Sometimes when life seems too pre-ordained, you drop everything and flee in the opposite direction.
That’s what designer Elle Luna did when her picture perfect career at Ideo stopped resonating in the way it once had. Then that’s what she did again shortly after her former startup Mailbox was acquired by Dropbox.
She disappeared out of tech and dived into art. Luna, who has a Master of Fine Arts from Chicago’s Institute of Art, started painting ad nauseum. Canvas after canvas became a solo show. Instagram shots of her work fueled sales. But it wasn’t clear where her former and present life would meet.
In a confessional interview a few months ago, she said:
“Right now I’m making a giant mess. I’m in that liminal place between where I’ve been and where I’m going, and it’s a little uncomfortable and a little scary, but I’m sticking there until I know exactly which direction I’m headed next.”
Today, she’s releasing the first of several projects that intersect art with technology. The Bulan Project is an e-commerce platform for textiles.
“The phrase I keep coming back to is livable art,” she said. “These are paintings you can also throw in the washing machine.”
She’s initially selling a hand-painted cloth that’s a little over 6 feet-by-3 feet with all of the year’s moon phases illustrated on it. For every day of the year, there is a representation of what the moon will look like on that date.
“The moon’s phases illustrate the life-death-life cycle,” she said. “There are the beginnings of things as the moon grows, expands and swells. Then then reach their full potential, like having a full belly or idea realized. Then as the moon begins to recede and wane, you see it getting smaller. It’s maturing almost like the end of life. There’s something also really beautiful about a waning life. It’s almost distilling itself. It’s becoming more seasoned, more rich and more potent. That makes me think about the beautiful melancholy in the ends of things, when they reach their natural terminus.”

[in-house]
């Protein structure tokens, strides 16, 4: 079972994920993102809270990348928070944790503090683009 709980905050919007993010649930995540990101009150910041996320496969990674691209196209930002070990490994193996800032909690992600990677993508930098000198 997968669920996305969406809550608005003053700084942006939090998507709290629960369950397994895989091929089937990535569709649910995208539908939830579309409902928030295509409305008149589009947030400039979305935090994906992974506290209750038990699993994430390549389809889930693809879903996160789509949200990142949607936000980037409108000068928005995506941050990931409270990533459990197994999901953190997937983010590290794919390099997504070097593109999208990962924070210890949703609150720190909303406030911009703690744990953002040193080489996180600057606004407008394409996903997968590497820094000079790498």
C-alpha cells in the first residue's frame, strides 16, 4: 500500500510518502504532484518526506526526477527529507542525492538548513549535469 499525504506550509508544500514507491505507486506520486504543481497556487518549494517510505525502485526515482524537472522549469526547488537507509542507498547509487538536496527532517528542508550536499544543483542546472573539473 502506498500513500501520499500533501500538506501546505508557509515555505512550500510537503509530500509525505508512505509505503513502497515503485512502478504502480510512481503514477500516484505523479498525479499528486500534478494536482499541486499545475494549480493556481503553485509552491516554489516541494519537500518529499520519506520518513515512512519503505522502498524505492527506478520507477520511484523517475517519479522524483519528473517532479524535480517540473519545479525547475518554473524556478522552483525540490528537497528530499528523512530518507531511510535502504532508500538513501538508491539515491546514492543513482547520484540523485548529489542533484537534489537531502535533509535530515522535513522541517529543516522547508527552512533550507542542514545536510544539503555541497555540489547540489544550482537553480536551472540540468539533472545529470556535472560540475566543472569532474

She went on, “The moon is both constant and ever-changing. It’s both steadfast and ephemeral. It’s mysterious, yet erratic.”
Luna put together the textile with help from artisans in Bali, who helped perfect a waxing and dyeing process that was chemical free.
The idea is to offer a single cloth for every ‘edition’ of the Bulan Project. Luna was inspired by a New York-based store that changes its entire retail front every six weeks with different work that’s curated around a particular theme.
She also took some inspiration from other art-meets-tech projects like Jen Bekman’s 20×200, which makes limited edition art prints that are affordable. The first Bulan cloth retails for $185.
She brought in other artists from the tech community to collaborate. Michael O’Neal, the photographer who worked in Apple’s in-house graphic design group and helped launch a number of its iconic products, did the initial shoot for Luna. Designer Lake Buckley and buyer Jenni Witt went to Bali to put together Bulan’s production system, while Jared Erondu, who heads design for Lift, and Disqus designer Joshua Sortino put together Bulan’s online store.
Then she’s marketing the textiles through artist and photographer friends on Instagram. One friend, Laura E. Pritchett, left this up this morning.
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“I’m really curious what happens when we get a different mix of makers, designers and artists in to realize each one of these ideas,” she said. “We’re throwing all this tech firepower at this art project. This project is mysterious to me and I’m not sure how it’s going to unfold. But I know I want it to come from a place of play and experimentation.”